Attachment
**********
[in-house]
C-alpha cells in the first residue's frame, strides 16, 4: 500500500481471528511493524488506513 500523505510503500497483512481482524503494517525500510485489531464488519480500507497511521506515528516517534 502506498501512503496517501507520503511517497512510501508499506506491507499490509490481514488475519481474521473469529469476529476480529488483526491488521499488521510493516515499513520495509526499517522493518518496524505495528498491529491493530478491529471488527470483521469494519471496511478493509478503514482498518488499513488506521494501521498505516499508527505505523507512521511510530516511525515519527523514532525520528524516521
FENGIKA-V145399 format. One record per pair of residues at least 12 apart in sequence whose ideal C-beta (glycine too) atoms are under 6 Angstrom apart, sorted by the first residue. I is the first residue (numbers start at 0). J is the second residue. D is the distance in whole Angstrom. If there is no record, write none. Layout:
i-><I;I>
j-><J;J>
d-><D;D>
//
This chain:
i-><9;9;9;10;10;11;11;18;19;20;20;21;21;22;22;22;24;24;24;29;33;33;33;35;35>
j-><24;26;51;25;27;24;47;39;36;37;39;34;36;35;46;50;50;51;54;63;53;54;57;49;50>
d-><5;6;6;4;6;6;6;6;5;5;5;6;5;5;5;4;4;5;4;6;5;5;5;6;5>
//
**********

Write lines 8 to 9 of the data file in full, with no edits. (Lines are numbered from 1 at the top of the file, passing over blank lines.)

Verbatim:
This chain:
i-><9;9;9;10;10;11;11;18;19;20;20;21;21;22;22;22;24;24;24;29;33;33;33;35;35>